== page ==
Make-believe for Adults
I am pleased to announce that, in the near future, in conjunction with some of my male friends, we will be launching a new program to help other men experience what it is like to give birth. We plan to call it “Baby Maybe.”
On occasion, we, as a gender, are not always as empathetic as we might be. Well, let’s be honest, we’re frequently just clueless. And, while science hasn’t proven it yet, we’re pretty certain there’s a strong inverse correlation between an excess of testosterone and normal brain functioning. Thus, the need for Baby Maybe to help us get more in touch with our feminine side.
We don’t really think it’s necessary to consult with any women who have been through labor because our panel of male advisers at Baby Maybe thinks they have a pretty good idea of what the experience is like. After all, they’ve watched a couple of shows on PBS and Discovery Health. Besides, real men don’t ask for help.
The creative staff at Baby Maybe knows we can’t really create the latter stages of pregnancy but, to give some idea, we plan to pump, oh, about twenty or thirty pounds of air into a guy’s abdomen. They’re not really sure of the best way to have this done, although some fairly gruesome suggestions have been considered. We’re still working on the details.
Frankly, our creative staff is also stumped as to how to recreate the moment of birth. They have received a number of unsolicited suggestions from women; but all of them are far too ghastly to describe here, and no guy in his right mind would go through them anyway.
Our research staff has, however, created a “crying baby” app that will be released soon to simulate that magical moment when the baby takes its first breath. We know that this, coupled with a Barbie from Amazon, is not exactly the same as the real experience, but it’s close enough.
If the idea of Baby Maybe sounds more than a little goofy, it is because I’m exaggerating, but not by much, to make a point. While the suggestion that a bunch of men could unilaterally create an experience that would even remotely simulate child birth is preposterous, any number of well-meaning non-disabled individuals have, in recent years, begun to design “experiences” that they believe simulate living with a range of disabilities. I’m certainly in no position to judge how useful these are for other disabilities, but, at least for the ones I’m familiar with that attempt to simulate blindness, they strike me as ranging from useless to counter-productive.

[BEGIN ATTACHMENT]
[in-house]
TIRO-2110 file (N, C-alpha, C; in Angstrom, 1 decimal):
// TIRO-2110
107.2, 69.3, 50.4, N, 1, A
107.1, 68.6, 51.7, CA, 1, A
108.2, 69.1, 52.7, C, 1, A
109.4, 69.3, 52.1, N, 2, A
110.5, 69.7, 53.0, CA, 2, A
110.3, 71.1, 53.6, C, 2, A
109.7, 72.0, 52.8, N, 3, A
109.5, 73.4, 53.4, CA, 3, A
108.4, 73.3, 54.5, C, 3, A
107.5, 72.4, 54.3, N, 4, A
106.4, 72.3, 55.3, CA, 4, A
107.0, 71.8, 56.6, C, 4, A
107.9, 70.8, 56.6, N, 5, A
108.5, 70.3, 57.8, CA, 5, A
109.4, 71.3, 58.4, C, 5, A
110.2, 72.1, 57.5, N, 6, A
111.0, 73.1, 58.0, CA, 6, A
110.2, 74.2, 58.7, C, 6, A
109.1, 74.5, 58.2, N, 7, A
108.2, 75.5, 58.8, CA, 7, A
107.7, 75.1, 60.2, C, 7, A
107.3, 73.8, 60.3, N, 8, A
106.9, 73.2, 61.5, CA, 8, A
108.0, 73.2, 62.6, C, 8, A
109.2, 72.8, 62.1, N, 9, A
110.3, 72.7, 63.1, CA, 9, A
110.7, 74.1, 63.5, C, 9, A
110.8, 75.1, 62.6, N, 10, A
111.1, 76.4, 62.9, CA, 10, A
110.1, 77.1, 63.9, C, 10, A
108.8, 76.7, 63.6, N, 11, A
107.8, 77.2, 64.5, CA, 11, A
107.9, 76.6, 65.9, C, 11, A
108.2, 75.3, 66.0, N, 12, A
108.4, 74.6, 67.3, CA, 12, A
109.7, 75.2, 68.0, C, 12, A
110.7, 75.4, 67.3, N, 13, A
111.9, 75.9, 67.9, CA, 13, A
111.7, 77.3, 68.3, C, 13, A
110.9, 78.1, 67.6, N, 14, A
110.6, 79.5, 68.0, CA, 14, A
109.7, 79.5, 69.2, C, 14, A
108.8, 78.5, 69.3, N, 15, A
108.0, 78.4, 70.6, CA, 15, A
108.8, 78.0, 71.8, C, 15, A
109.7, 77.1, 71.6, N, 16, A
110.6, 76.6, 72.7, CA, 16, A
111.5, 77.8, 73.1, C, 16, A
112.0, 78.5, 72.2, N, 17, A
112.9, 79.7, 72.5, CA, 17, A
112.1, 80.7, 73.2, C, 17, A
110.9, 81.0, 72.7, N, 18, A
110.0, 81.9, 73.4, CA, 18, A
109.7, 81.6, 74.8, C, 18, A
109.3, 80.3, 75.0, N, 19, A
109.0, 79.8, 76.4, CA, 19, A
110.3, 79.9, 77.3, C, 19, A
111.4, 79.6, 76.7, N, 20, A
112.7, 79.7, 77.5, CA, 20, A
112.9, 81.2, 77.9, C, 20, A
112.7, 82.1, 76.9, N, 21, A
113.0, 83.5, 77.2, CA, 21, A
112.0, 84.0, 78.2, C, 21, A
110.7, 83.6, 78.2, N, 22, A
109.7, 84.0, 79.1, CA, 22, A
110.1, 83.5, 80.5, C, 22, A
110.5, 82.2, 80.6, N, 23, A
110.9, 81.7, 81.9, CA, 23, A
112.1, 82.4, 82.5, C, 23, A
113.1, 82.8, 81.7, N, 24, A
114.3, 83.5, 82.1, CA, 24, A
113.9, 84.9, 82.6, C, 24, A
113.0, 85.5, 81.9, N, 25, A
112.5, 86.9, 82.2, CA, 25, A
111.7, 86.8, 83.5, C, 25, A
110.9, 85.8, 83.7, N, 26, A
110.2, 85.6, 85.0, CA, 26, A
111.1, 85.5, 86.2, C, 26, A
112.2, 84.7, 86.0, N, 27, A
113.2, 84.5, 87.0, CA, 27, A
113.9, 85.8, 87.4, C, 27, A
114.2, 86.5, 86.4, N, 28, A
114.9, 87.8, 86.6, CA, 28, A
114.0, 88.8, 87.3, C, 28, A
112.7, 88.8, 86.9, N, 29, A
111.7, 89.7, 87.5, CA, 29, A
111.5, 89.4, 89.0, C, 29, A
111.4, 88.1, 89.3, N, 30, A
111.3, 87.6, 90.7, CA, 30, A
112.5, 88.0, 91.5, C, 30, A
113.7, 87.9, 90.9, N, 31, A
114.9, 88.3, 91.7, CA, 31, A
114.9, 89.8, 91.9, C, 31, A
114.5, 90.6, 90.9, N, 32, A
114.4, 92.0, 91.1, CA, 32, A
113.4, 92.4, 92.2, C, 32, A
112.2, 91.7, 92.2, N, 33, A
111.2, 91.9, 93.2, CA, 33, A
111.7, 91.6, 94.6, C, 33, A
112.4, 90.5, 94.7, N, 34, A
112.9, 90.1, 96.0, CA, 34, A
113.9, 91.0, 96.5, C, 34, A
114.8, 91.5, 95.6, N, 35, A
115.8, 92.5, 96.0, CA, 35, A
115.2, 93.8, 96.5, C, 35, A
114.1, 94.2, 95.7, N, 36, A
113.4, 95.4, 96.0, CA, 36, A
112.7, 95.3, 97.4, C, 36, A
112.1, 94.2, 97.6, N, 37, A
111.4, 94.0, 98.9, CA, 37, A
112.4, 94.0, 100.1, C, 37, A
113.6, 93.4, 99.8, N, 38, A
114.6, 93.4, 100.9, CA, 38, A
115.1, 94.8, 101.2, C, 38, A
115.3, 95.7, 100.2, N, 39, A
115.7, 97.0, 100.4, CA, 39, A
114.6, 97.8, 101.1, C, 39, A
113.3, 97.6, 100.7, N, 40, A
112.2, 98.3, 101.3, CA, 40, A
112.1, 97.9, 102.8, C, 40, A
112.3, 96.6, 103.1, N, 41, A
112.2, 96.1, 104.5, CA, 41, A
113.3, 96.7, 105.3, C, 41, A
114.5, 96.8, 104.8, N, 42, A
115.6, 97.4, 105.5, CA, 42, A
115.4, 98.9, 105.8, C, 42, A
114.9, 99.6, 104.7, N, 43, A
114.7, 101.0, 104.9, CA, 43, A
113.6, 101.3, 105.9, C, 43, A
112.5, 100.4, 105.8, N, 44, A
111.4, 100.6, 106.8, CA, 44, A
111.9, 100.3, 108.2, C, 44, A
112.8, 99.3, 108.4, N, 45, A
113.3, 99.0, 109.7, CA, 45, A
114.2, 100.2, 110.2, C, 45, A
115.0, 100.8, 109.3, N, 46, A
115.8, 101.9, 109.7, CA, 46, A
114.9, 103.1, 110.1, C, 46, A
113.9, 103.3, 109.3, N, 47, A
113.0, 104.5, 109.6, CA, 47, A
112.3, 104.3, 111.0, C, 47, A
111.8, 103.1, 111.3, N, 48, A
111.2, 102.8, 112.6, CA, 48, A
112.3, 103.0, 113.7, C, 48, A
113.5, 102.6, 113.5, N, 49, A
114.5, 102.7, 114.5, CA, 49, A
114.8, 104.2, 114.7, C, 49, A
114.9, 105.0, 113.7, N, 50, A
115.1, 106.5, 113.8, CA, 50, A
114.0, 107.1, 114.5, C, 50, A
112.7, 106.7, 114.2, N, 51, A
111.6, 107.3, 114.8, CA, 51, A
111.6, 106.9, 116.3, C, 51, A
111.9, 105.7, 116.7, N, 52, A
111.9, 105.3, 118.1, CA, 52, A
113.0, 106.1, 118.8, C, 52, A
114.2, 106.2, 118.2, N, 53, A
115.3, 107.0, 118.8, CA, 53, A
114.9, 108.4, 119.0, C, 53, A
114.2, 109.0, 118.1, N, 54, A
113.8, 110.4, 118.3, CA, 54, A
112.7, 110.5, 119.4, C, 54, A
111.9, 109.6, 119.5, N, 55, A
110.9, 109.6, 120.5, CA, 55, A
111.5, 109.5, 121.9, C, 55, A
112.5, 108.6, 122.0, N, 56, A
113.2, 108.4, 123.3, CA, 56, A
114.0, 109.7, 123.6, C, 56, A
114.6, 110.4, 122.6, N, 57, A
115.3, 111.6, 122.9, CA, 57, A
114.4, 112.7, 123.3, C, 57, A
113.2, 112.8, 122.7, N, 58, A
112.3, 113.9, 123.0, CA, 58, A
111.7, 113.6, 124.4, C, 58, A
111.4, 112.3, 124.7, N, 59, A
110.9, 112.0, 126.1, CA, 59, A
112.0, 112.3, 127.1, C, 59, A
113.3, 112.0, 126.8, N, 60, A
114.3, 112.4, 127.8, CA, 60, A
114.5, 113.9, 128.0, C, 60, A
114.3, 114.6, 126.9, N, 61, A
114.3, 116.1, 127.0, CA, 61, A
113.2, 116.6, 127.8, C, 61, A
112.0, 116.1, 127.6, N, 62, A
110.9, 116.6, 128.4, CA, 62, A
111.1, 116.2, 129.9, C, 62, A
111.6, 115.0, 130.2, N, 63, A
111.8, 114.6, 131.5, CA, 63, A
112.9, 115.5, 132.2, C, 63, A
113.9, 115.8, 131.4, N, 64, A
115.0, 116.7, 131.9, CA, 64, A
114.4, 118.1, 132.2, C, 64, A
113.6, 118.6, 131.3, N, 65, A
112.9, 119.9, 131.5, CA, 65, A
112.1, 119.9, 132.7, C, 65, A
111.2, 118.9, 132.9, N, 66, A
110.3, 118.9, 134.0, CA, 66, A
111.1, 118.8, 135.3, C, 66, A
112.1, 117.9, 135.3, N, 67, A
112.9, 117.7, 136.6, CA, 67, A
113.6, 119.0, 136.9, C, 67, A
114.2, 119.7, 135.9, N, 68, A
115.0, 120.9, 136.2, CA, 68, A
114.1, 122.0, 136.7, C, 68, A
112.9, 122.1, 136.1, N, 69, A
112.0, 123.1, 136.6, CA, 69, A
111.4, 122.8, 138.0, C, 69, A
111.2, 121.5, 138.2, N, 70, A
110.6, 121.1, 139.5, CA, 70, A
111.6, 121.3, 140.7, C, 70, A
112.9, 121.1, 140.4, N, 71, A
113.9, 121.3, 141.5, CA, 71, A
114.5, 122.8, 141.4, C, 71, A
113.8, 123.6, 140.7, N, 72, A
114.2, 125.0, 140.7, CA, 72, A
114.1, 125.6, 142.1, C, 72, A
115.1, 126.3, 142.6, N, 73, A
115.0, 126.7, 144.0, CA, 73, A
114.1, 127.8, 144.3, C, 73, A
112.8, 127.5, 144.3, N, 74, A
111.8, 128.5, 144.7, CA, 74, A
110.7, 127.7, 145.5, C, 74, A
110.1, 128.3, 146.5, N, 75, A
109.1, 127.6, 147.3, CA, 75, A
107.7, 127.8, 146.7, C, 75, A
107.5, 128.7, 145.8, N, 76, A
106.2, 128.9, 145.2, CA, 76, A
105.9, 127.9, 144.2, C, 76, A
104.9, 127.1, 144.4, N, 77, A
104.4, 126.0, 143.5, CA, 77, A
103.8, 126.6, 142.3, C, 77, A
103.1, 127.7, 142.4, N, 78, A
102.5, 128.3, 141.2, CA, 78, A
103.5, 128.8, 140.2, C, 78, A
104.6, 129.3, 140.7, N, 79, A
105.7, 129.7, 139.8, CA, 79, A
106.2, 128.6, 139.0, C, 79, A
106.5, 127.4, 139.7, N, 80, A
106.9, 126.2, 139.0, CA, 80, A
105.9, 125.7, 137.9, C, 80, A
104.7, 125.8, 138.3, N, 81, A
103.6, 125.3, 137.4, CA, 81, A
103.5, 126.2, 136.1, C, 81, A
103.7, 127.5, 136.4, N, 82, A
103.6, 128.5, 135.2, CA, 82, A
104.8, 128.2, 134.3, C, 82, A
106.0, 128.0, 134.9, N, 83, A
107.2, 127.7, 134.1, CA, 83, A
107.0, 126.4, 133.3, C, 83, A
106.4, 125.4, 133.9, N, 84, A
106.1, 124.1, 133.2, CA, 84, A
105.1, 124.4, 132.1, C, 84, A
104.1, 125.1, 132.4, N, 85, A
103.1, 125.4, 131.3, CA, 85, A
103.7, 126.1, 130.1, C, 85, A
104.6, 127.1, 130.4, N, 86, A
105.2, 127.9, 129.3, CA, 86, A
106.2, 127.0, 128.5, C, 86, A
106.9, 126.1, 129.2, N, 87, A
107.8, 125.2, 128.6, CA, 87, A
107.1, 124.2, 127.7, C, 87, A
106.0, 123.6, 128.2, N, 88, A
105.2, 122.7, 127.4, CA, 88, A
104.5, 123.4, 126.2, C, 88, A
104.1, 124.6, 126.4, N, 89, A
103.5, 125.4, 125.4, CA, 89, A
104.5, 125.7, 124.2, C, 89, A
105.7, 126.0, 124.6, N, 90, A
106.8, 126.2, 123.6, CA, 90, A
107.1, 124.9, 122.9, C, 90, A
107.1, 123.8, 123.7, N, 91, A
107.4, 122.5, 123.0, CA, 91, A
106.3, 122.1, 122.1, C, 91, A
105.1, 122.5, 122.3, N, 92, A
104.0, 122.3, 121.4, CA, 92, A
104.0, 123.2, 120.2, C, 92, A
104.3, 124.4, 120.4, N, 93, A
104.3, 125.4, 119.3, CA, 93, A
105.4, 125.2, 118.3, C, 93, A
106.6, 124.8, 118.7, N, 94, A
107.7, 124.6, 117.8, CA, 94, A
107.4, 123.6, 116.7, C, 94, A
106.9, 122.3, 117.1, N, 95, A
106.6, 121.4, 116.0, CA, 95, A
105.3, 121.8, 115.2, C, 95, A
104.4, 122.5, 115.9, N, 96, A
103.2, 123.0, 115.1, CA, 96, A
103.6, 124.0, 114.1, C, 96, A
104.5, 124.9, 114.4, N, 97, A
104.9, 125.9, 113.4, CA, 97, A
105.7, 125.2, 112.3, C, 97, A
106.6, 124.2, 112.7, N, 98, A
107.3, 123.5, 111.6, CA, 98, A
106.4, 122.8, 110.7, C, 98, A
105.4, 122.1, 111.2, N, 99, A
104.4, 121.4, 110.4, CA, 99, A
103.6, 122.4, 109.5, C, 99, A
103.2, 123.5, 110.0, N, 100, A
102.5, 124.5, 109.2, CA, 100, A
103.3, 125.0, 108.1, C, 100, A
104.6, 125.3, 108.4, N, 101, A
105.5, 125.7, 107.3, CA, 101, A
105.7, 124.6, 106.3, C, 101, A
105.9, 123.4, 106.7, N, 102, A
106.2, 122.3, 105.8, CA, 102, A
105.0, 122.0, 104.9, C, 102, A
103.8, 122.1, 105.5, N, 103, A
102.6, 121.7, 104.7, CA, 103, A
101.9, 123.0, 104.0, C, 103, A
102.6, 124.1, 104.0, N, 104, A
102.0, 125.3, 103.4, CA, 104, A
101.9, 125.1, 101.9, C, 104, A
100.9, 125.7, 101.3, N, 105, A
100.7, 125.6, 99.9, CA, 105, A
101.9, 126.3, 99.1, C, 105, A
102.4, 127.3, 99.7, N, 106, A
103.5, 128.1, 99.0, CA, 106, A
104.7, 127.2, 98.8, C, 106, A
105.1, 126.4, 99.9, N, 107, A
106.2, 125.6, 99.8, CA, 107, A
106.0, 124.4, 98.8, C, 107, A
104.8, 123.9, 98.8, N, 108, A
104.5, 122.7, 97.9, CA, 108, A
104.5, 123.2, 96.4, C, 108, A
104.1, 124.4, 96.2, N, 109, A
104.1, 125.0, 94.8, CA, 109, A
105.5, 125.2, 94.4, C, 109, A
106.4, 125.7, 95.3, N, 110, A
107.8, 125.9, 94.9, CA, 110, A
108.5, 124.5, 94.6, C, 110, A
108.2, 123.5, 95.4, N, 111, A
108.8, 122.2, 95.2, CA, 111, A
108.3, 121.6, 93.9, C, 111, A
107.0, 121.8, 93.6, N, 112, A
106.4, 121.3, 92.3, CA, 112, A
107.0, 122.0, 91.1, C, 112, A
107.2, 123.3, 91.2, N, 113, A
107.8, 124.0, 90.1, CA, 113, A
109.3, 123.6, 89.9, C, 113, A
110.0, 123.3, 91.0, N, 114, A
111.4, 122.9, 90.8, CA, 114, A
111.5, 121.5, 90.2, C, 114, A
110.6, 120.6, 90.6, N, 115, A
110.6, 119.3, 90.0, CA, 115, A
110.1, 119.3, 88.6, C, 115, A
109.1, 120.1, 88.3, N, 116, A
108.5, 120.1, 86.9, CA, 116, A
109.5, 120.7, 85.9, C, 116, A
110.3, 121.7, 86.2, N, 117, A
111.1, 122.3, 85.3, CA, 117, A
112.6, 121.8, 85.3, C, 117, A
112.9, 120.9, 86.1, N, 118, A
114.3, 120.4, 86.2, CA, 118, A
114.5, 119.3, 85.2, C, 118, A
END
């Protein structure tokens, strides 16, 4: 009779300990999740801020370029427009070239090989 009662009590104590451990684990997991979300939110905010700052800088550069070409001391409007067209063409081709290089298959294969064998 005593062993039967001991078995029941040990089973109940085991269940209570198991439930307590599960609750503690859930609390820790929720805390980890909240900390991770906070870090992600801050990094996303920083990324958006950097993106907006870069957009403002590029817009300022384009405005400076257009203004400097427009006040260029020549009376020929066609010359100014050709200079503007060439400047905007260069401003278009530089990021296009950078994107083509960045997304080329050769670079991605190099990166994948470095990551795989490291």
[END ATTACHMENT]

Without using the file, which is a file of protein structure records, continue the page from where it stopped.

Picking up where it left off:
The people doing these have the very best of intentions. However, I think that simply blindfolding someone for a few minutes and asking them to walk around a parking lot or a simple obstacle course and pretending that this in any way simulates blindness is only slightly less goofy than Baby Maybe.
Strange as it may seem, these “experiences” are almost invariably created exclusively, or at least primarily, by people who are sighted. So, they have about as much experience with blindness as the men of Baby Maybe have with child birth.
My real objection to this pseudo-simulation is that I’m pretty sure that it does more harm than good. People are placed in a situation of suddenly losing all of their vision, instantly disoriented, and, most important, having no training on how to adjust. It’s scarcely any wonder that most people, like the first woman I ever knew who went through one of these experiences, remove the blindfold and concluded, “I’m sure thankful I’m not blind.” A simulation like this makes about as much sense as giving a teenager the keys to the car for the first time and expecting them to drive on the highway.
It is not uncommon, when people are losing their vision and learning mobility skills, to be blindfolded. This helps the student to learn to concentrate using their other senses and not to “cheat” by depending on the limited vision they may still have. In this case, however, the blindfolding is being supervised by a skilled professional, not a well-intentioned amateur. More importantly, the process contributes to real independence and not a feeling of helplessness. The goal, after all, should be an awareness of the positive and not reinforcement of the negative.
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